WASHINGTON (AP) — Six Republican-led states are suing the Biden administration to end its plan to forgive student loan debt for tens of millions of Americans, accusing it of overstepping its powers executives.
This is at least the second legal challenge this week to the sweeping proposal put forward by President Joe Biden in late August, when he said his administration would forgive up to $20,000 in education debt for scores of borrowers. The announcement, after months of internal deliberation and lobbying by liberal activists, became immediate political fodder ahead of November’s midterm elections while fueling conservative arguments on legality.
At the time the lawsuit was filed, the Biden administration quietly reduced the rules for eligibility for debt relief, eliminating a relatively small group of borrowers who are the subject of legal debate under the the pursuit. Those borrowers, whose loans are federally guaranteed but held by private banks — a relic of outdated lending programs — are now ineligible for Biden’s debt forgiveness, the Education Department said. .
In the lawsuit, filed Thursday in federal court in Missouri, Republican states argue that Biden’s cancellation plan is “not remotely suited to address the effects of the pandemic on federal student loan borrowers,” as required by the 2003 federal law that the administration uses as legal justification. They point out that Biden, in an interview with CBS’s “60 Minutes” this month, declared an end to the COVID-19 pandemic, but still uses the ongoing health emergency to justify debt relief to large scale.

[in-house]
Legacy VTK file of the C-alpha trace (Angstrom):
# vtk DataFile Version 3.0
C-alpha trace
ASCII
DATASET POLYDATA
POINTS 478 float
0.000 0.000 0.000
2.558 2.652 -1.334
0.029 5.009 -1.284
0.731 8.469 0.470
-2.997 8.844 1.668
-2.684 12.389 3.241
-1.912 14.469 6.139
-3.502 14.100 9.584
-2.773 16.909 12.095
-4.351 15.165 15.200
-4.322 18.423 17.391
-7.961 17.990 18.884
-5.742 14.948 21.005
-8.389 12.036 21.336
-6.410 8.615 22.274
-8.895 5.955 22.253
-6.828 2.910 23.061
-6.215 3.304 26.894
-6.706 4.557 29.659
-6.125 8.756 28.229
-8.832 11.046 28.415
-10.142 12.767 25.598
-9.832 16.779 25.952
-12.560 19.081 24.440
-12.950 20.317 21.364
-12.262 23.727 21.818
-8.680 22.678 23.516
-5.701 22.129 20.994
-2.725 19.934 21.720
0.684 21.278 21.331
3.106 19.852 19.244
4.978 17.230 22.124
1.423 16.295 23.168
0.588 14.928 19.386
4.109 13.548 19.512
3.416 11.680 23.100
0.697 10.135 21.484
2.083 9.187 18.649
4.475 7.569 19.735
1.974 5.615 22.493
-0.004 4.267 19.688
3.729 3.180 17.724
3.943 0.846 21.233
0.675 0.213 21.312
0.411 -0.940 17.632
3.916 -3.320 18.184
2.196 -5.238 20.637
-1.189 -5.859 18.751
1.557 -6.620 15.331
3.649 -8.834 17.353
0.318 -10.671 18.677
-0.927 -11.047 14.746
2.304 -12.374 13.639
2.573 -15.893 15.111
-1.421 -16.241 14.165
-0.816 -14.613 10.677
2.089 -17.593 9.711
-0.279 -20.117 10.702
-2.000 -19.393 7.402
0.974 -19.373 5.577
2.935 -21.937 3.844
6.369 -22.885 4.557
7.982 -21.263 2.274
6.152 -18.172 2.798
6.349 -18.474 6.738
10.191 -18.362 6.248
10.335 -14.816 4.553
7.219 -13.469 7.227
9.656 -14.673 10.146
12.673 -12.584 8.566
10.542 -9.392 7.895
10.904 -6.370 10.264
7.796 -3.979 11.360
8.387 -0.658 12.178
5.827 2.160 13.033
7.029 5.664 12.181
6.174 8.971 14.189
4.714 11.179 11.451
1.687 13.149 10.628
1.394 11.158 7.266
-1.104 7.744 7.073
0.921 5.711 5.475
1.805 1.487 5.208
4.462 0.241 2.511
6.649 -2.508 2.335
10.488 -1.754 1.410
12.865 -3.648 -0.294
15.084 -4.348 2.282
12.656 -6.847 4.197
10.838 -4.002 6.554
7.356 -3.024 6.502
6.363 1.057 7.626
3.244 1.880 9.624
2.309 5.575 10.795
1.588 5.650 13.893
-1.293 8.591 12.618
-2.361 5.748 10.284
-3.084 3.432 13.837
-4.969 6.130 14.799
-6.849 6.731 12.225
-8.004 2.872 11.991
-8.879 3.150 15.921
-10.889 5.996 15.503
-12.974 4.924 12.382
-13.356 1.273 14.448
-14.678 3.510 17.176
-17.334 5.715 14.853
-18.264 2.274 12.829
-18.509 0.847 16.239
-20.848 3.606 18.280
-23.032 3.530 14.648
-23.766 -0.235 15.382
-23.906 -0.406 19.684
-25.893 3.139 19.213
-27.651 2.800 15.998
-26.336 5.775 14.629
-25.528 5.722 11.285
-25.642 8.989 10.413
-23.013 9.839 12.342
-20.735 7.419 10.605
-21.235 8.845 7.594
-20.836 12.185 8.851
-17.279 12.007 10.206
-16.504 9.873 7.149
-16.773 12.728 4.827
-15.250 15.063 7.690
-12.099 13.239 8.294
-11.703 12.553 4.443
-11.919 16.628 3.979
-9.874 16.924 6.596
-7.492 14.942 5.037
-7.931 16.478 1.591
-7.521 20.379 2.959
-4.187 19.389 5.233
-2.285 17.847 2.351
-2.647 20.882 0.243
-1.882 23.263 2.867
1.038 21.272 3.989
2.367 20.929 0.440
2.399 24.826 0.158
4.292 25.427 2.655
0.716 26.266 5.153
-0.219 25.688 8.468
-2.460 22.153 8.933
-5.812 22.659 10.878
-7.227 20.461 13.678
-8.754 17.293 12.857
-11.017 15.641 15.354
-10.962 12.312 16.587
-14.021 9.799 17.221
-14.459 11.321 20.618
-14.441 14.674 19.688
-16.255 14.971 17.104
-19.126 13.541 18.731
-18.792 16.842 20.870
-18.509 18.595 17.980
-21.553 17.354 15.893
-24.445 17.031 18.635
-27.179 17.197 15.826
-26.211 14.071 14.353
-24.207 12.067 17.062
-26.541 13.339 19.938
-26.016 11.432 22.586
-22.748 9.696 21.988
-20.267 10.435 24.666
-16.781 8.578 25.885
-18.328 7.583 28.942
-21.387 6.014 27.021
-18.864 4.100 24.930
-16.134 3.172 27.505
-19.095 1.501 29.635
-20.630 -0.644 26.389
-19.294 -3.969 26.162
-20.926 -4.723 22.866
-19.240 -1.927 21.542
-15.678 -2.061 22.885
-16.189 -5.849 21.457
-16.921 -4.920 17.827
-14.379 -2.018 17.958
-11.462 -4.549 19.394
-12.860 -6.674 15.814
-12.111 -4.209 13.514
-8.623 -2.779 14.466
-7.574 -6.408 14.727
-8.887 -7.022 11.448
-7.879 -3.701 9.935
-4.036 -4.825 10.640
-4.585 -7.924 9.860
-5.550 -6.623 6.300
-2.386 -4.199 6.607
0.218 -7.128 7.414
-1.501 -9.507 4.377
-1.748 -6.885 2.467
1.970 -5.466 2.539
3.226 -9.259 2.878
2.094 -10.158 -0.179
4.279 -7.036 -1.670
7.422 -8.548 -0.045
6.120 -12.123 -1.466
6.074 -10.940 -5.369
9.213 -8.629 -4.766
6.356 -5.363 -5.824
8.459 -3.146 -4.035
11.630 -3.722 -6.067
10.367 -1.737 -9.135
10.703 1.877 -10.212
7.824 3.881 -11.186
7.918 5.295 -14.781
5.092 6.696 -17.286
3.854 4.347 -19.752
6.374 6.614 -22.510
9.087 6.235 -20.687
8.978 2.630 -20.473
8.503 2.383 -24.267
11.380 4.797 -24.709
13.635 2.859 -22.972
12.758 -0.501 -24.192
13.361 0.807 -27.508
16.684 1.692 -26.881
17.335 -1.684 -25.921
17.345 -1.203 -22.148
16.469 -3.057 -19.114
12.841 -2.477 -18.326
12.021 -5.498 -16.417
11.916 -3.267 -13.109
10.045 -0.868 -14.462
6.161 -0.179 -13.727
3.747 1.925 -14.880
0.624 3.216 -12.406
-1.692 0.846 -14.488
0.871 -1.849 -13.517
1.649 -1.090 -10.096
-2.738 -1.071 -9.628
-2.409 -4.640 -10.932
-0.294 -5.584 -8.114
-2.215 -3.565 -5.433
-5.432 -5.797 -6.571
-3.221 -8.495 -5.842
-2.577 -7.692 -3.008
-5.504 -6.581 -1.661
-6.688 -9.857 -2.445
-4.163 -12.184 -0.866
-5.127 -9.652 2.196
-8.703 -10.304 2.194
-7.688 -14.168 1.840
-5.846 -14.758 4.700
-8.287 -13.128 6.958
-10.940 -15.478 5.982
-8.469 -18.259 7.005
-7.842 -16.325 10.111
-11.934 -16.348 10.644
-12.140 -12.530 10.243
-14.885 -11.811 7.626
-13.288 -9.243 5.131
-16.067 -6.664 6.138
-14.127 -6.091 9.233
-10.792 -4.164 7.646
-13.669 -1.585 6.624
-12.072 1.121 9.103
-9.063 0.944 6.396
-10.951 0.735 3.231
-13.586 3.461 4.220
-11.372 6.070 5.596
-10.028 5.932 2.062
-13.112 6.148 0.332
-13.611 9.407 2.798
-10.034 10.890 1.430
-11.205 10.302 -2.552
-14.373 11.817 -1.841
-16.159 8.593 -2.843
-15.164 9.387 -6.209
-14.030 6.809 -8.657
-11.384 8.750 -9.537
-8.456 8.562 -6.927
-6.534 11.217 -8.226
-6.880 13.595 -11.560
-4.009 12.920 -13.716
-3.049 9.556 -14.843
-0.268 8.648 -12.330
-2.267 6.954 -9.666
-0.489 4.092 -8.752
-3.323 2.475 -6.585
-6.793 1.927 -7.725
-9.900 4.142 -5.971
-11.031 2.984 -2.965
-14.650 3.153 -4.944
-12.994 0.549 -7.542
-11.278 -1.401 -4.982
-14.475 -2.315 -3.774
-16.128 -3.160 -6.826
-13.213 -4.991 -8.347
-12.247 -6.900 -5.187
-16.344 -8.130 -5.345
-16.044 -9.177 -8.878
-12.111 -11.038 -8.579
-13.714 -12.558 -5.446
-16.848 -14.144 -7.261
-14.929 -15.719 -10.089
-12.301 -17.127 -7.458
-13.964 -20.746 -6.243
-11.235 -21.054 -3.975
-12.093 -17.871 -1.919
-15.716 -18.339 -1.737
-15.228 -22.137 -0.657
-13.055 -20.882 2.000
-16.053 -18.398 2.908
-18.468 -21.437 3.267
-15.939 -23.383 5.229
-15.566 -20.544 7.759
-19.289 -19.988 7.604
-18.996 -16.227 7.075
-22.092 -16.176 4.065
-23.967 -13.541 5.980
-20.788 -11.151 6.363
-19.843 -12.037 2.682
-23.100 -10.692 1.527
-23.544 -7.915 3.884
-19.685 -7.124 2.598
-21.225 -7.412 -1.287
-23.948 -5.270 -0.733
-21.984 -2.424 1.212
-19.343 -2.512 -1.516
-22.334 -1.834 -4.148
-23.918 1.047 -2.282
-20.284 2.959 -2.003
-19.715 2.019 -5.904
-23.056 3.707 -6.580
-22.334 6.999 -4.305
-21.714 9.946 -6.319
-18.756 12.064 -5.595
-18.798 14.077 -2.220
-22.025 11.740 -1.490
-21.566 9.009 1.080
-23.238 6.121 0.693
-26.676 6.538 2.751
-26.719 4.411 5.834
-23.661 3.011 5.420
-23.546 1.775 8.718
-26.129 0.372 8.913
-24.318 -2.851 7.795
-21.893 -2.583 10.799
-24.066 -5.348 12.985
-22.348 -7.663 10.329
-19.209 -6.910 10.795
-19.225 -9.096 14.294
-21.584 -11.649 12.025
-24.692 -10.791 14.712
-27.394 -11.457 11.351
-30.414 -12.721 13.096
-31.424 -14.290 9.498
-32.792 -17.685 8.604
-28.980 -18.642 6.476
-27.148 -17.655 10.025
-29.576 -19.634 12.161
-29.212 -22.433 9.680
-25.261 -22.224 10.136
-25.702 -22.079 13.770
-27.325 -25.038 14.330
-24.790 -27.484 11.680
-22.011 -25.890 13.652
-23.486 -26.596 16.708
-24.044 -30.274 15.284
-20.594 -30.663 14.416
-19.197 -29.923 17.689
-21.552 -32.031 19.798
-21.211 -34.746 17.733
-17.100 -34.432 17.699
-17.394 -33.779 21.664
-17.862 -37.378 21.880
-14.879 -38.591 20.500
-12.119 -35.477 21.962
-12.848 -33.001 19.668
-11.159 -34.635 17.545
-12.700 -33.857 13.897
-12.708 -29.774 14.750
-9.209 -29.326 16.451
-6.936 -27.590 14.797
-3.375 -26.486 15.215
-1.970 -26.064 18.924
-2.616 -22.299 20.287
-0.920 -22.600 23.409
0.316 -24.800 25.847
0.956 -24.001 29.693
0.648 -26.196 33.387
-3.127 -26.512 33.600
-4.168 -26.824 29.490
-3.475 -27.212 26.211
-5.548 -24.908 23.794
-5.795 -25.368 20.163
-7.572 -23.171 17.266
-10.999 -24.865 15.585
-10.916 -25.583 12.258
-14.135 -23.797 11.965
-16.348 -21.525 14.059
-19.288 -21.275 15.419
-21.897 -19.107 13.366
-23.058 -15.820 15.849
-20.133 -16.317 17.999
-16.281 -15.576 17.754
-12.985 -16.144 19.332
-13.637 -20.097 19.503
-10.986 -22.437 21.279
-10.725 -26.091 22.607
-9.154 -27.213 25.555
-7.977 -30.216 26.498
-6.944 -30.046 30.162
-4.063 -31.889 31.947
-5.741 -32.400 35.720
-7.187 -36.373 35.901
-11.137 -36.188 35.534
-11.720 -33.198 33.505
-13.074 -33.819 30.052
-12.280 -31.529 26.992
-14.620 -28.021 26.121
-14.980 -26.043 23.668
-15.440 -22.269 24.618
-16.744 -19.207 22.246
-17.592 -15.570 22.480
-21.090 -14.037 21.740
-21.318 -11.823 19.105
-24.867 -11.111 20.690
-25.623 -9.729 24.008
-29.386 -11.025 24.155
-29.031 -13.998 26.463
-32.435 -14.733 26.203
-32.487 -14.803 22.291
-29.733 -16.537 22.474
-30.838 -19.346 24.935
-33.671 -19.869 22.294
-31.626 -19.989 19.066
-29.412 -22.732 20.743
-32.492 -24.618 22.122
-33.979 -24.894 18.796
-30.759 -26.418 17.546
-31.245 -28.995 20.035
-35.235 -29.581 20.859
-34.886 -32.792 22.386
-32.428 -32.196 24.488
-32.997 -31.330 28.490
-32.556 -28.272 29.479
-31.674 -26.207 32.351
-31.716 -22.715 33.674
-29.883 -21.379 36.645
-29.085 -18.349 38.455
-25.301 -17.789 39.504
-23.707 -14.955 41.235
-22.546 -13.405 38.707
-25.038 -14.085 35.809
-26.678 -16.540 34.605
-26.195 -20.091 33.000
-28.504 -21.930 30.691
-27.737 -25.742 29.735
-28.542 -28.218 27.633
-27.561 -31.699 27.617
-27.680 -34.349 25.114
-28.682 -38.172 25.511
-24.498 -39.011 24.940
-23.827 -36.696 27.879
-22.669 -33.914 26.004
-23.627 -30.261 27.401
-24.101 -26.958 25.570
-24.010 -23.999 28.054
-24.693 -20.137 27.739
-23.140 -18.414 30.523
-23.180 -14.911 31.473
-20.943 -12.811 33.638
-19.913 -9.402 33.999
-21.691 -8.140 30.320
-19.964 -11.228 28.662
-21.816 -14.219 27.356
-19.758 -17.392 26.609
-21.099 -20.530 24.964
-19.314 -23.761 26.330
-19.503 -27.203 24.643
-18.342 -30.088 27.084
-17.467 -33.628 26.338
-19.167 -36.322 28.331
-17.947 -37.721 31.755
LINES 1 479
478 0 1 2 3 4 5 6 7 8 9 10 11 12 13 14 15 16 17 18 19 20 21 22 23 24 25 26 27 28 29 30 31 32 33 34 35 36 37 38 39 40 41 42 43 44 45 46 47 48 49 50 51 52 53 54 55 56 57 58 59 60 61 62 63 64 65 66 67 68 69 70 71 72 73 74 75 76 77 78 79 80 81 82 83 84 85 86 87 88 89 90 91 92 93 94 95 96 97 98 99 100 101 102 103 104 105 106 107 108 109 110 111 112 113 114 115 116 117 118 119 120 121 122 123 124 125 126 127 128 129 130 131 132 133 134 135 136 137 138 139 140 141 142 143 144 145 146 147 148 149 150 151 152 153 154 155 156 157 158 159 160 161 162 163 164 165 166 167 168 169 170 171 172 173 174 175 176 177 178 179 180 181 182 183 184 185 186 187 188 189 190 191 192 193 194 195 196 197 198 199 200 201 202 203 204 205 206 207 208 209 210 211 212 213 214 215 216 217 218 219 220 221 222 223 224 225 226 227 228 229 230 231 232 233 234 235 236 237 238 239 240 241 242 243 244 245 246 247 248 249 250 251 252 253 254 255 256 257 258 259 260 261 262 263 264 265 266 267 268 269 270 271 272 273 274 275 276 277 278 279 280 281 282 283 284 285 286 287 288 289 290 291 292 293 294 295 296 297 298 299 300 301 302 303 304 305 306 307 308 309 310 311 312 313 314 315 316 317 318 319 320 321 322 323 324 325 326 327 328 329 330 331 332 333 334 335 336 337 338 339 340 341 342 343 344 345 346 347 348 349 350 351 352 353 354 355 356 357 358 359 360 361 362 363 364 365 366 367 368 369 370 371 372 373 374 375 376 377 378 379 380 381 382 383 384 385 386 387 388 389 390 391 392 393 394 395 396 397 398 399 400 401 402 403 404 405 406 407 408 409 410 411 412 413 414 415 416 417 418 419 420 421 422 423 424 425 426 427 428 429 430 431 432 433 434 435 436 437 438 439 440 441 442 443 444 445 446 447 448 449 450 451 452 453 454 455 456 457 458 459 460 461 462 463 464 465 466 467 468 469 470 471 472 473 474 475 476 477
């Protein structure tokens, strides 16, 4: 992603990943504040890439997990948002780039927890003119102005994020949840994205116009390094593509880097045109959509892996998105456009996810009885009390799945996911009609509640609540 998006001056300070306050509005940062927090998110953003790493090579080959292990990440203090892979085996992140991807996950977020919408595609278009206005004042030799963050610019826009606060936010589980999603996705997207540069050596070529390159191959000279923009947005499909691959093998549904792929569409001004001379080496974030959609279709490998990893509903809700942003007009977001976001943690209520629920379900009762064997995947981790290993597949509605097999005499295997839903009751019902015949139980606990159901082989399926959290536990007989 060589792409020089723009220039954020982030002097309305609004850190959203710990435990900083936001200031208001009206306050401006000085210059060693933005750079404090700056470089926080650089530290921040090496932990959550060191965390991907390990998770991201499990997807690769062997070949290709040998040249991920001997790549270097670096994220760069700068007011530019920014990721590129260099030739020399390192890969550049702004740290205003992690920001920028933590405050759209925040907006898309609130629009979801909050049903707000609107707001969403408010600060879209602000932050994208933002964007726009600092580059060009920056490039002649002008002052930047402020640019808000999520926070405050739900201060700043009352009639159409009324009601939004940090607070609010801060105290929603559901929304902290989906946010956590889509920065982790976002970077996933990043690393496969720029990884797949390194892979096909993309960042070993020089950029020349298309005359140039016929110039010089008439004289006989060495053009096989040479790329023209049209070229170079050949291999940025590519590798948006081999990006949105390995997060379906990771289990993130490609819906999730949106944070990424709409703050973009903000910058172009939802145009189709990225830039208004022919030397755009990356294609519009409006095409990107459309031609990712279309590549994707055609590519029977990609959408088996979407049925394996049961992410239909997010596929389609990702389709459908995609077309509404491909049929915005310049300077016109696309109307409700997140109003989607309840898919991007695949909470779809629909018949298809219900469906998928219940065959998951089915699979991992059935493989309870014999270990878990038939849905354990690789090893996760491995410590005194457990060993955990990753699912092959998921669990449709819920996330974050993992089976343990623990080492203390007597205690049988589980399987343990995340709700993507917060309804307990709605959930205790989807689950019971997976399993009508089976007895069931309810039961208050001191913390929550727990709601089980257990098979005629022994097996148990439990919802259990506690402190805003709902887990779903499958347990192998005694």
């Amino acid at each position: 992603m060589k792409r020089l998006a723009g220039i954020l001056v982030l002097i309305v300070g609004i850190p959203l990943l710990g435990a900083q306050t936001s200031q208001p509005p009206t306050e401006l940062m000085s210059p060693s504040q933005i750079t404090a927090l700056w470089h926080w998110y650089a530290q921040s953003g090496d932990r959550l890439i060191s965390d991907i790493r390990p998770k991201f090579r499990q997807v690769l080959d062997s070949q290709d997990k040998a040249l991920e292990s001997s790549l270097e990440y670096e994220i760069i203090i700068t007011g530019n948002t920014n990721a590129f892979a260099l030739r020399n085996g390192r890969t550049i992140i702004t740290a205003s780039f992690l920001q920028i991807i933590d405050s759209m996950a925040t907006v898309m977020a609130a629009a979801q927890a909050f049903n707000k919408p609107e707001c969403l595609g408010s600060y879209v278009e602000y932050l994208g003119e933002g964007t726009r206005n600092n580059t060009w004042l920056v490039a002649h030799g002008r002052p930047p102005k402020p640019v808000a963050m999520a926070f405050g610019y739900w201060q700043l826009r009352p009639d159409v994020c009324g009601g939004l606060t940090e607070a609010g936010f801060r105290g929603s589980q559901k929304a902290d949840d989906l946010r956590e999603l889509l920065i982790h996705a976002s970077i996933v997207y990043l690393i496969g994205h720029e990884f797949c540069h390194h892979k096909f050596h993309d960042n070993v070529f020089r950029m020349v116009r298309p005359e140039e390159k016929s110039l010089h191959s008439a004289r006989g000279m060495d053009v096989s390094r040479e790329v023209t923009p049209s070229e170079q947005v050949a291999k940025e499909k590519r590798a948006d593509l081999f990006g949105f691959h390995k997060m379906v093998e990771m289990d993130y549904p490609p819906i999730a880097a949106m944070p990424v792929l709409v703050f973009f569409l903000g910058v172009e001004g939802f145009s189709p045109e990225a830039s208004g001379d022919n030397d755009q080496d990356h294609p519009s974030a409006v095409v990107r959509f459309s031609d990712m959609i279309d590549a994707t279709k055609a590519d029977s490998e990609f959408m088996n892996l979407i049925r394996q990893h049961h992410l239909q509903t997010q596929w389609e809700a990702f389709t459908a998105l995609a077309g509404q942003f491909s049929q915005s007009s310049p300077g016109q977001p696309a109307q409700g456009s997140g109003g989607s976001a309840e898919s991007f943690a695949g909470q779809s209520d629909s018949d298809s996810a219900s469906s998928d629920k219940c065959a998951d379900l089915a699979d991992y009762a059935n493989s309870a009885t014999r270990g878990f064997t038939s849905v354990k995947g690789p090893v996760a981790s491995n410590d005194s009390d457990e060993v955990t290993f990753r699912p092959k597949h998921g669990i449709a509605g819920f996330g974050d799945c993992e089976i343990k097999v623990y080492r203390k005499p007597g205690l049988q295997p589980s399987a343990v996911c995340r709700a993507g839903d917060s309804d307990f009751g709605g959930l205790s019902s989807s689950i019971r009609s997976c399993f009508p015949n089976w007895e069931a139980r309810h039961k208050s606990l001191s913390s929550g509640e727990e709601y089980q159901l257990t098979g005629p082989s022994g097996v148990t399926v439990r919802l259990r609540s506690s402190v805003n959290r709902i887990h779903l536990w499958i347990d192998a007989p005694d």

“It is patently unfair to burden hard-working Americans with the debt of those who chose to go to college,” Arkansas Attorney General Leslie Rutledge, who leads the group, said in an interview. .
She added: “The Department of Education is required by law to collect the balance due on the loans. And President Biden doesn’t have the power to override that.
The states of Iowa, Kansas, Missouri, Nebraska and South Carolina have joined Arkansas in filing a lawsuit. Iowa has a Democratic attorney general, but the state’s Republican Governor, Kim Reynolds, signed on behalf of the state. States contends the Missouri loan manager faces a “number of ongoing financial harms” due to Biden’s decision to cancel the loans. Other states that have joined the lawsuit argue that Biden’s pardon plan will ultimately disrupt state coffers revenue.